One of the most interesting insights presented by Aguilar in his book is how the peripheries are not inchoate, primitive states but are, in fact, sites of changes and developments. In citing the peripheries of a nation-state as centers of historical change and dynamism, Aguilar mentions the current obsession of some writers with local histories. In propping up the local, it seems to be the desire of the practitioners to celebrate being away from the centers and, at least, elevate the margins. But, this should not be the point because the histories of the margins make sense the histories of the centers.

Aguilar notes how the distinction between the local histories from the national histories as ambiguous. For him, the events taking place in the peripheries are not cut off from the events marked as national by historians: “Some events in the provinces are inevitably reverberations and consequences of the politics and decisions reached at the political center.” The narratives of the historical accounts in the provinces can be reverberations or refractions of the decisions or actions occurring in the center. The politics of the peripheries can also light up the way for us to grasp the lessons of the powers in the center.

The book, Peripheries: Histories of Anti-Marginality argues the limitation of a nationalist discourse that merely spotlights the works and achievements of those in the center. And yet, Aguilar clarifies that, while he underscores the value of the peripheral in the making of the nation, he does not uphold “localism, much less isolationism.”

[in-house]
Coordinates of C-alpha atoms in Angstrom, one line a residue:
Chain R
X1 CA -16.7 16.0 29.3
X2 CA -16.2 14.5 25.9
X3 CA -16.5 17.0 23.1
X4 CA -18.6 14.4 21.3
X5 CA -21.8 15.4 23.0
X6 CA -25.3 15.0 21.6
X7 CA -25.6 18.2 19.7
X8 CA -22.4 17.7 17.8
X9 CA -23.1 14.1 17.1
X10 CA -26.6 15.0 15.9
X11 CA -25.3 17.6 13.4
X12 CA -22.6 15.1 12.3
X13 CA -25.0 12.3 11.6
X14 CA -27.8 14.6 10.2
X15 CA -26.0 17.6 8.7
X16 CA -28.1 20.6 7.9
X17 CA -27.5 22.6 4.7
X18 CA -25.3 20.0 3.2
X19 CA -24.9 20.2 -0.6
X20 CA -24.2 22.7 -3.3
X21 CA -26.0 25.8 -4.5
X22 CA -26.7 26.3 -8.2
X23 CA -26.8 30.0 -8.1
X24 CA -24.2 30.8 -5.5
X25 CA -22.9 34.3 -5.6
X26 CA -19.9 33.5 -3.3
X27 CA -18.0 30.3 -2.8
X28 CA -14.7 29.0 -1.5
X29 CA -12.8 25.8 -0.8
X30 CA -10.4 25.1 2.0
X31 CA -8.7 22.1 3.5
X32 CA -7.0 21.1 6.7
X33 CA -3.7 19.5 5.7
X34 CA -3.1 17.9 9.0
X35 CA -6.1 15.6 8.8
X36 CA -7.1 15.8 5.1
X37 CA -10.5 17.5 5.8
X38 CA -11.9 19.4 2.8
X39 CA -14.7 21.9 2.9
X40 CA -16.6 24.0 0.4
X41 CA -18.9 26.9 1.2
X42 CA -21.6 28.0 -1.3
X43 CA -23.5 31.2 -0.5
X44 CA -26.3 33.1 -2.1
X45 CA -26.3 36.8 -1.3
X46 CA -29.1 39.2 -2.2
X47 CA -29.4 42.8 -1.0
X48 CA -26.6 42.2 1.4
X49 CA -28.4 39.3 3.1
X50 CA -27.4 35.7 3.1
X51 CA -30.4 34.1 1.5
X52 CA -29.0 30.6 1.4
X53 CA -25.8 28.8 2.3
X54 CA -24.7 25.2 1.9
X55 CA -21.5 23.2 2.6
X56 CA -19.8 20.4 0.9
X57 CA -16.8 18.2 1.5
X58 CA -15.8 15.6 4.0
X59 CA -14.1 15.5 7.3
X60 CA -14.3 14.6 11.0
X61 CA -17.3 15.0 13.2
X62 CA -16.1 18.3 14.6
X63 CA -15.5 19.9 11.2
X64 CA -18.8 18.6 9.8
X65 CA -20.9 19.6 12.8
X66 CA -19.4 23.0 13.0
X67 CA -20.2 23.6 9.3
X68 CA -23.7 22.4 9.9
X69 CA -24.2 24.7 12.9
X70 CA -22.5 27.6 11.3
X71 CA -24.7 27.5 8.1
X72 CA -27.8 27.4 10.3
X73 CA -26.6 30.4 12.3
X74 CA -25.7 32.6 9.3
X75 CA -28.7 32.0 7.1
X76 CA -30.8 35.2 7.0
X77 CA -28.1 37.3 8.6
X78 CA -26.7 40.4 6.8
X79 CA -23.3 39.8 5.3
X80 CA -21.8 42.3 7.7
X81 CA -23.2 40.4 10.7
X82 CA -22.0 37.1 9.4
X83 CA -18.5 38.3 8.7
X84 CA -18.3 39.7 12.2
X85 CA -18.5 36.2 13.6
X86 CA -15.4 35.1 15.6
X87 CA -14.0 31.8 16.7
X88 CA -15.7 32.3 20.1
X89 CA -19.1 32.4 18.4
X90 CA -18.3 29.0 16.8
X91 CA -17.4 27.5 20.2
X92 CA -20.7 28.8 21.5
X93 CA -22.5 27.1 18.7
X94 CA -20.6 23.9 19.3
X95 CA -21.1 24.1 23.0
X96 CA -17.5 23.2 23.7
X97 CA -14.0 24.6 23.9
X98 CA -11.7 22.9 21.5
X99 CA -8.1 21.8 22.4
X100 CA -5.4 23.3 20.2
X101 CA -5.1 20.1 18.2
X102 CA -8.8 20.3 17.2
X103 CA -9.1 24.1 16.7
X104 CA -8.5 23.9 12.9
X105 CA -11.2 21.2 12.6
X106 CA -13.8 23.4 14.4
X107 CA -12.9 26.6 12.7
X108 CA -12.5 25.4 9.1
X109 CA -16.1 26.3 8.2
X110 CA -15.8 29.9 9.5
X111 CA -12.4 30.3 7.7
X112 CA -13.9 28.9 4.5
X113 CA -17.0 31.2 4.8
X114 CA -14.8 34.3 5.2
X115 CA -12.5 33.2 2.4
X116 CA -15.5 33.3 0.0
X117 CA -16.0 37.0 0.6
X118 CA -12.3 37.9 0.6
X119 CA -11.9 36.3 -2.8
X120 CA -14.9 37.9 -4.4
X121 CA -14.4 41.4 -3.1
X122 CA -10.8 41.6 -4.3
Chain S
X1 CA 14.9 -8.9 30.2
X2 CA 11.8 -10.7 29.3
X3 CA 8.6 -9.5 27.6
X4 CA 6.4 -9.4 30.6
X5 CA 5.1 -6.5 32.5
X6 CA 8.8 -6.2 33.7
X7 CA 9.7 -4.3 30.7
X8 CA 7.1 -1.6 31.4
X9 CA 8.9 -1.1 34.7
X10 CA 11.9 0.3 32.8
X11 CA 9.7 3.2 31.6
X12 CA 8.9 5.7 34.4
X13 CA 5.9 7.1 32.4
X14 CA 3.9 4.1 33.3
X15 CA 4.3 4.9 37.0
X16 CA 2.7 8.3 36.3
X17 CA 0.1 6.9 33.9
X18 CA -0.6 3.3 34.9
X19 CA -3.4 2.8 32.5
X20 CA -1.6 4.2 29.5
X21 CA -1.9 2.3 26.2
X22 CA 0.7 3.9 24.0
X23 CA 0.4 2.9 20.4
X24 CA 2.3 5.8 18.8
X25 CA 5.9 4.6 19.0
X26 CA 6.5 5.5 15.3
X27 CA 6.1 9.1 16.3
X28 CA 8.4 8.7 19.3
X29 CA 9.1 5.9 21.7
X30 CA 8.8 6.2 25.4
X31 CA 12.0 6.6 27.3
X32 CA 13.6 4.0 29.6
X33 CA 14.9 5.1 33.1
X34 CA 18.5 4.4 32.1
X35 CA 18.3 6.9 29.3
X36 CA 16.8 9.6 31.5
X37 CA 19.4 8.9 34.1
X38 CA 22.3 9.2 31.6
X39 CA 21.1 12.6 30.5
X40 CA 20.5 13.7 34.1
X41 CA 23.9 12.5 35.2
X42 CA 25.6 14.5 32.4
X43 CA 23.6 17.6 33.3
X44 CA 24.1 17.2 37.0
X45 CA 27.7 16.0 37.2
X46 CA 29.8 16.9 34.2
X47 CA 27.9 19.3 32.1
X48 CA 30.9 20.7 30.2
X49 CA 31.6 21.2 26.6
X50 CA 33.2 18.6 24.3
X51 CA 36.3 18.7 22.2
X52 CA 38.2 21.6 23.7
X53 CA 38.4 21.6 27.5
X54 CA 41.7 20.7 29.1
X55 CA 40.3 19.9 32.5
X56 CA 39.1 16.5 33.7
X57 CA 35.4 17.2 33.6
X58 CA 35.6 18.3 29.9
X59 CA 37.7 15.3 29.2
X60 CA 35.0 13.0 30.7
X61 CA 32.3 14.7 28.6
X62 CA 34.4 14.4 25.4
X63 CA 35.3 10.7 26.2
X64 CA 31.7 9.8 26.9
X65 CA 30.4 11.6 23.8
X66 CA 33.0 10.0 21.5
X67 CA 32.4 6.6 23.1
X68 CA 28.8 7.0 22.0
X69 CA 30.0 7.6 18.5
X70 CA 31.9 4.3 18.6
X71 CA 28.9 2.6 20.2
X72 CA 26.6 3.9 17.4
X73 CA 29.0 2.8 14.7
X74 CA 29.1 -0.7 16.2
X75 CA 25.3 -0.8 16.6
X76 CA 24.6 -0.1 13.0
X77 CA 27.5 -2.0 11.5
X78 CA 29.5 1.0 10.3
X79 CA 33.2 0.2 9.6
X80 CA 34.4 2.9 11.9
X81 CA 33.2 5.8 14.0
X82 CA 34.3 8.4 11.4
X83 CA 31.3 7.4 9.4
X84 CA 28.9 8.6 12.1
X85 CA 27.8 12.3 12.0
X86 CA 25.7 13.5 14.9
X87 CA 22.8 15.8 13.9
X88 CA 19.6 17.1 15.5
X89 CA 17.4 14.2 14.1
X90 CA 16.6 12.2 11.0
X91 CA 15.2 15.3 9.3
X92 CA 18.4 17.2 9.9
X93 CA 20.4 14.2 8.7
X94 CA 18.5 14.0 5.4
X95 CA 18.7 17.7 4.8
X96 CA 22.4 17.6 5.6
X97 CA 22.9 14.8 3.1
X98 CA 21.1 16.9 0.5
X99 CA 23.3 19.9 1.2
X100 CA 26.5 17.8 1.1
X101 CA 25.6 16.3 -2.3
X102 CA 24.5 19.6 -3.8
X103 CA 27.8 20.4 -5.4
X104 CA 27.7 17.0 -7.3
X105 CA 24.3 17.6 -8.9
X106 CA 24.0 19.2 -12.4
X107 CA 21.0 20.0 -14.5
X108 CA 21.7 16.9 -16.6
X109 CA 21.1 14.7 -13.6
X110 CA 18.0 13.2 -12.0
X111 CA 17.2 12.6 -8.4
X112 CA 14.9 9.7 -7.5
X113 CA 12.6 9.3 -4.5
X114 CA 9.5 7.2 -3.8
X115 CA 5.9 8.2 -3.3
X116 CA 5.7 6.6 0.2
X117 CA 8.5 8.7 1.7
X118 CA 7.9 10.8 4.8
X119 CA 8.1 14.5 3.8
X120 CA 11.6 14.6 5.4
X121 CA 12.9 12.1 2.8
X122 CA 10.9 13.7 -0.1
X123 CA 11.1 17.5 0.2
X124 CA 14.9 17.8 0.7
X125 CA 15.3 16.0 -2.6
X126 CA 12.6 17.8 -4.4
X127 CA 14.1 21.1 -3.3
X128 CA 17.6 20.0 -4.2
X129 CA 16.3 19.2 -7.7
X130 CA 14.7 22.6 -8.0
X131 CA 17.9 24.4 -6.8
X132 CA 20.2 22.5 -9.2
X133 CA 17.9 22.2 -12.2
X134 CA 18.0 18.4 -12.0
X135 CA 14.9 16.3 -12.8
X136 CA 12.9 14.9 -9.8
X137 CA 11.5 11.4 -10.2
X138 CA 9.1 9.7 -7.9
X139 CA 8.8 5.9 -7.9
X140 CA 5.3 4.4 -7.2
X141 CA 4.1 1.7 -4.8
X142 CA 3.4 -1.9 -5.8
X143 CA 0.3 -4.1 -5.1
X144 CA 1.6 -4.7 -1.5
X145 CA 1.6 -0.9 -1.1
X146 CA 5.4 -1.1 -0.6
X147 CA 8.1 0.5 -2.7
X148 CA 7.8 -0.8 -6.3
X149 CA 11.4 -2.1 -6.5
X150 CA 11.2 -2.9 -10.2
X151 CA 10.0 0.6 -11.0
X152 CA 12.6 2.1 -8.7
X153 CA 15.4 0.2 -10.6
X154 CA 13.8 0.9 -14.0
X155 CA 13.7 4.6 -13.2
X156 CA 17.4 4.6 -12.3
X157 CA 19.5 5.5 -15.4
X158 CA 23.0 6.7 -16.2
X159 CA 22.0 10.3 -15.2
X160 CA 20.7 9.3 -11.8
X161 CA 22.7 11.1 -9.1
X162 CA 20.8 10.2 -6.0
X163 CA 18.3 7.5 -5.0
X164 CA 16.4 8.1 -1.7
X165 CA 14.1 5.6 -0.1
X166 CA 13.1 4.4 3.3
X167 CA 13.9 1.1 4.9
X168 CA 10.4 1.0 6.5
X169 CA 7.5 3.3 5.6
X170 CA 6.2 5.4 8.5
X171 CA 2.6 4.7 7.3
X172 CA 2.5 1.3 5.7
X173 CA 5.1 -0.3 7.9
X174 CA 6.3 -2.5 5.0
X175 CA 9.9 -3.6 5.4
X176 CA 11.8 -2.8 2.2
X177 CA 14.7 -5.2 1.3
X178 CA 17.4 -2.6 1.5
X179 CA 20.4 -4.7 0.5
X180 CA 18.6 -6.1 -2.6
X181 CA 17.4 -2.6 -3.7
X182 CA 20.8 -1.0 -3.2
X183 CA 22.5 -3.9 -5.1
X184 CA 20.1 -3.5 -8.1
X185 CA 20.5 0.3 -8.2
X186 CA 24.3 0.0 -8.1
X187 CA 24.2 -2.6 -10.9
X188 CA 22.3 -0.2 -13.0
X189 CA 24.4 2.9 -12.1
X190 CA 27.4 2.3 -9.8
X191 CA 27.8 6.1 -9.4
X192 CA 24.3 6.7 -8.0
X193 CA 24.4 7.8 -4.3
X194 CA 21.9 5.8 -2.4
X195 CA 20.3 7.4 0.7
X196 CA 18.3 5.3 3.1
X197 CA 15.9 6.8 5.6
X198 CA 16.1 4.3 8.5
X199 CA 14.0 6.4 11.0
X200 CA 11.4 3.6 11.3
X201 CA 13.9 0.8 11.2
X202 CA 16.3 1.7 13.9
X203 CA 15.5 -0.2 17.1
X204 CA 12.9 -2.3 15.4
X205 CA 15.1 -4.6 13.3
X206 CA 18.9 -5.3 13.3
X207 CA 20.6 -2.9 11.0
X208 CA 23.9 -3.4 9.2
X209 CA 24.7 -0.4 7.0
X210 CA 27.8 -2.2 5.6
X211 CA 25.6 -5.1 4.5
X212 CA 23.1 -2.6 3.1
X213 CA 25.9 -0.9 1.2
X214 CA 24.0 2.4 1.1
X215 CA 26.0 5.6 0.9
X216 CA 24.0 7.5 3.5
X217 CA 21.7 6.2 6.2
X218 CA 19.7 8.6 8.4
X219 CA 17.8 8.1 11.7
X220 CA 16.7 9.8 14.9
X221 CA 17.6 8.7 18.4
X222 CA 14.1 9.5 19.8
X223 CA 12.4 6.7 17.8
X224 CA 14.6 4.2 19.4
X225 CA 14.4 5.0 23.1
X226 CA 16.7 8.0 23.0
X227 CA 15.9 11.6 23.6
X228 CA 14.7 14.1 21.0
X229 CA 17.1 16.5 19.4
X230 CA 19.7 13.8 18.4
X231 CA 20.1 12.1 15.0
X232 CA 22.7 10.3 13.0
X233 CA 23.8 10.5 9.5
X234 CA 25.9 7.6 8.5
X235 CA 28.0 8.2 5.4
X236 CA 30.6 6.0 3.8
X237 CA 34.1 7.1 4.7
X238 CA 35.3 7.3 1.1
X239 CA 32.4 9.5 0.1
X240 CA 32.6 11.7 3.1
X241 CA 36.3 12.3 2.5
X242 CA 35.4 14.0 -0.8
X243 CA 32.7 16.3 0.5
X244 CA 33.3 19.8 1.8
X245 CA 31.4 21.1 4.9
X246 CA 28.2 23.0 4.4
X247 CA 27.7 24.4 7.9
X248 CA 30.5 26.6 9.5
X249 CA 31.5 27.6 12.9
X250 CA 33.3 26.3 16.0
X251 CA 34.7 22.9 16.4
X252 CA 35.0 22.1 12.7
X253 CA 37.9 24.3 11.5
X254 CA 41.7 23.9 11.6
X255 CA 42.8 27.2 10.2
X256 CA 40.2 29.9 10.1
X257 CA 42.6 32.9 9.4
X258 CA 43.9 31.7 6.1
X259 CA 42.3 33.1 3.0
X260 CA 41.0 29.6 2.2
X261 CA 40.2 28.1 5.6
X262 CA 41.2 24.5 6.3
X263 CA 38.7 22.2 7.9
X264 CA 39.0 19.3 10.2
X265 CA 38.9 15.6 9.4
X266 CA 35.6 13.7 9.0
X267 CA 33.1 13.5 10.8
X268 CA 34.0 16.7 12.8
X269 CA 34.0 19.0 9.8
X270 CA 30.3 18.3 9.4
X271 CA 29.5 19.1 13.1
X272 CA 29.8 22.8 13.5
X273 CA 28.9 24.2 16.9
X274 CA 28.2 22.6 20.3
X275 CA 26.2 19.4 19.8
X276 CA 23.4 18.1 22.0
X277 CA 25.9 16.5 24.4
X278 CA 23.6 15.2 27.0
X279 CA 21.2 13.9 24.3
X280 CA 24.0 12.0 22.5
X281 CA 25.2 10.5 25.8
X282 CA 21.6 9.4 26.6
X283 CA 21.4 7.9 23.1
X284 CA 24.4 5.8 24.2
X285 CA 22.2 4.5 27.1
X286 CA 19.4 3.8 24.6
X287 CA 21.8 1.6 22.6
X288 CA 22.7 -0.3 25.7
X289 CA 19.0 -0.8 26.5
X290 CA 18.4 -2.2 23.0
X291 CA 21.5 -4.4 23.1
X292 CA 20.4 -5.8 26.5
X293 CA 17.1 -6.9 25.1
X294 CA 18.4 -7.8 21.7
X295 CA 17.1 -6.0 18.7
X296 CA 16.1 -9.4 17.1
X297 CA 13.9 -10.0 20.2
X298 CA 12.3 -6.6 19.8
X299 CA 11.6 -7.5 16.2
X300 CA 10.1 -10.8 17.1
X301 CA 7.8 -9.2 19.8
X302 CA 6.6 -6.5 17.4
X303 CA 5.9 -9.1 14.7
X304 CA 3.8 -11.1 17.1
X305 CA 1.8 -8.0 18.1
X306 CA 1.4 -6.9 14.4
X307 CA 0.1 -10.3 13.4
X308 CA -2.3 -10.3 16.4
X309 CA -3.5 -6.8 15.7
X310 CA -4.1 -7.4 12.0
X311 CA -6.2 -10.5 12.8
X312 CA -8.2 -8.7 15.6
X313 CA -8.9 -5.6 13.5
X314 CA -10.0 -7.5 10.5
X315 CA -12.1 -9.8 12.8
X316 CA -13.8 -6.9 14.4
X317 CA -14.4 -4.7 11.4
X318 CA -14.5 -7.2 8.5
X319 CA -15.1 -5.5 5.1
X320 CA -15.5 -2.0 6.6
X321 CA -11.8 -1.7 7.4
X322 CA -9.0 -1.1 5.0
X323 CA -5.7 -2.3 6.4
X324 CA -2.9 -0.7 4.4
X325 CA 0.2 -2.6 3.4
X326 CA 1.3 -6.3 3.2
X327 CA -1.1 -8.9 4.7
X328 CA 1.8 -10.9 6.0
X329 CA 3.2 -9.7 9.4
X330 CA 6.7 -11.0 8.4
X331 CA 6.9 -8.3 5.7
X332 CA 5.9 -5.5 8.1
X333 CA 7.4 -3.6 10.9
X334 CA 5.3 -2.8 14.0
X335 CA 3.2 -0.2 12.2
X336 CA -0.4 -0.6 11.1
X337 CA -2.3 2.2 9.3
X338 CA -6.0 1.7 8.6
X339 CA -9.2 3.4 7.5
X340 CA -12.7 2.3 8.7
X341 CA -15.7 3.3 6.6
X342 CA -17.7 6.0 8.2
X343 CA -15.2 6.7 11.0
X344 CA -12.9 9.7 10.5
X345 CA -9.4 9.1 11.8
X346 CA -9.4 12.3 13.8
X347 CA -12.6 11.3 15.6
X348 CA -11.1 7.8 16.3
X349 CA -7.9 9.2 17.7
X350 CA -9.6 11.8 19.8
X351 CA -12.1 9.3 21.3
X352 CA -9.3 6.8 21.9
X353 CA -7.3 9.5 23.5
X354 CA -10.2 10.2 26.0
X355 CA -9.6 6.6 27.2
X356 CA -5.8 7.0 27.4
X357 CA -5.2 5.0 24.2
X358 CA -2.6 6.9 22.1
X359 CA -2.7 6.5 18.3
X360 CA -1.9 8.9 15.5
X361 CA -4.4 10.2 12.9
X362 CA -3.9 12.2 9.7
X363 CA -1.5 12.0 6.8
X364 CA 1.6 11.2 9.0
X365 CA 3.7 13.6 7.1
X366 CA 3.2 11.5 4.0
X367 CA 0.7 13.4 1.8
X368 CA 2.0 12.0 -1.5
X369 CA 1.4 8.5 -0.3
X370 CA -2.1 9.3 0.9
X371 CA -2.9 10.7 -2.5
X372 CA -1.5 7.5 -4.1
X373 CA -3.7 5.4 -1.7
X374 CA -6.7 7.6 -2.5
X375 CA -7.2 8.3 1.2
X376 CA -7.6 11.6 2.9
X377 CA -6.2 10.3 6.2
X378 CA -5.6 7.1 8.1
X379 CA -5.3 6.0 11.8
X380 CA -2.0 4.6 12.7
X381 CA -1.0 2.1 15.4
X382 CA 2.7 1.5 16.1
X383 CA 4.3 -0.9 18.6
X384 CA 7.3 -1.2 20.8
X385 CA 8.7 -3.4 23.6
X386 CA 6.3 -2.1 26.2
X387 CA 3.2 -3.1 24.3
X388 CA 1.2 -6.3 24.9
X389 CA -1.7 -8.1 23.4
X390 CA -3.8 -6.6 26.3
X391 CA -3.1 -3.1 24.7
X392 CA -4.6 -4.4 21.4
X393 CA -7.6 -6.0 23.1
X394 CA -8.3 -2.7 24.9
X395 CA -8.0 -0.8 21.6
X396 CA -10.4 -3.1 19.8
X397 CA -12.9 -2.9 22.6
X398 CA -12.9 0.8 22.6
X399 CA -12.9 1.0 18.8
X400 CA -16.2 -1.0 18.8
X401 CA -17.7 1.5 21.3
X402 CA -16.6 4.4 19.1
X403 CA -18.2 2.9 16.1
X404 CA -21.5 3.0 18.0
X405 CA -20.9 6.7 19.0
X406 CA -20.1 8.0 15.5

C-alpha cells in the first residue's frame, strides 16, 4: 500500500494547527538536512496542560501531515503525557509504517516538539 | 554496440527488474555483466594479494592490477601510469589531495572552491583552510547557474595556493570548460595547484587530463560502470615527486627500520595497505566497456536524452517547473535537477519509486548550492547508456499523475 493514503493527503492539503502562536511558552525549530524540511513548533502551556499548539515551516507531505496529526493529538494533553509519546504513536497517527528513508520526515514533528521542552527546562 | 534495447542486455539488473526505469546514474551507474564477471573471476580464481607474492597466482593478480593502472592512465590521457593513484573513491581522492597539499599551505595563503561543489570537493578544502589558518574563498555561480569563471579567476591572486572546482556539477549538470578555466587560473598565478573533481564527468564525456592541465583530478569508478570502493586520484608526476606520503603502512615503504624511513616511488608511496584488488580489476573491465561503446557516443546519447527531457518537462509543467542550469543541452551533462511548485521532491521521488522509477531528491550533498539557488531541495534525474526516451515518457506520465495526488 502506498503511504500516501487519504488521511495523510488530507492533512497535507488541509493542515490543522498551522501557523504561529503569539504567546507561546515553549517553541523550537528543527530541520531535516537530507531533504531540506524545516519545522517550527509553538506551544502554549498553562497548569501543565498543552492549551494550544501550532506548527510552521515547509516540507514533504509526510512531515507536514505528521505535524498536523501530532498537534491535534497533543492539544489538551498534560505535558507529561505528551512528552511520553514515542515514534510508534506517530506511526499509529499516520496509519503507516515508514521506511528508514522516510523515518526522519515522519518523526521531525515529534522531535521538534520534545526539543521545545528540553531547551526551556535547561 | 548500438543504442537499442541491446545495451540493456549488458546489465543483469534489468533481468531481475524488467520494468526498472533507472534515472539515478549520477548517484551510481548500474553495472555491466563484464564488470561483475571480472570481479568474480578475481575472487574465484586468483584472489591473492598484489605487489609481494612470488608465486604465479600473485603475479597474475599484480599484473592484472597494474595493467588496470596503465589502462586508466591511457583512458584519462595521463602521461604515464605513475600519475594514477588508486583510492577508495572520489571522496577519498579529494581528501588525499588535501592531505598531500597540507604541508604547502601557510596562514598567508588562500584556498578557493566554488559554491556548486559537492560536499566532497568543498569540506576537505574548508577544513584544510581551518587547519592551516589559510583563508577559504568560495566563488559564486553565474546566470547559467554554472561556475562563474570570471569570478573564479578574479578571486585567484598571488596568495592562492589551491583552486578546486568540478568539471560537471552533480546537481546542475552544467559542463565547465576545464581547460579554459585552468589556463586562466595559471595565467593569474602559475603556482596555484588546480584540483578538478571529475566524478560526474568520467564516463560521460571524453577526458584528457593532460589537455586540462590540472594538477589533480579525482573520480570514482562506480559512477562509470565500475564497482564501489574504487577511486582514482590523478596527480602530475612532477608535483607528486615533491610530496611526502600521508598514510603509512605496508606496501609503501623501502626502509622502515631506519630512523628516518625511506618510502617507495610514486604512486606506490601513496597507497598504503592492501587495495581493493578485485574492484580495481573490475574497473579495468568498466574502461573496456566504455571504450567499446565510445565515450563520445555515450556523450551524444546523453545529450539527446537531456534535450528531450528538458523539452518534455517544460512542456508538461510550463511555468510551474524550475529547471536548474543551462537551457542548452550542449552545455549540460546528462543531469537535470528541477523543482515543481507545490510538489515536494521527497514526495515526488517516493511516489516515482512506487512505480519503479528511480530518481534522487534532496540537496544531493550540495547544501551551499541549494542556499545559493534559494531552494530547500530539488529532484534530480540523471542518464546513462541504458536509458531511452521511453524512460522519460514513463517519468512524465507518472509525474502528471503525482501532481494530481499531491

Aguilar’s book comes at a point in our histories when we are beginning to reckon with gaps in how we tell the stories of this nation, or the nations in our mind. Aguilar reminds us to listen to the long-silenced voices of the margins in this book that attempts to “lend visibility to what are geographically and socially unseen from the vantage point of the center.”

Filomeno V. Aguilar Jr. is a professor at the Department of History, School of Social Sciences, Ateneo de Manila University. He is the chief editor of Philippine Studies: Historical and Ethnographic Viewpoints. He is the author of Clash of Spirits: The History of Power and Sugar Planter Hegemony on a Visayan Island (1998); Maalwang Buhay: Family Overseas Migration, and Cultures of Relatedness in Barangay Paraiso (2009); and Migration Revolution: Philippine Nationhood and Class Relations in a Globalized Village (2014).

The book, Peripheries: Histories of Anti-Marginality is published by the Ateneo de Naga University Press. On March 12, 2019, the book was launched at the Richie Hall of the Ateneo de Naga University. Aguilar, a Bicolano and alumnus of Ateneo de Naga High School, came home  to grace the event. In attendance was Fr. Roberto Exequiel N. Rivera, S.J, University president, who gave a brief critical overview of the book.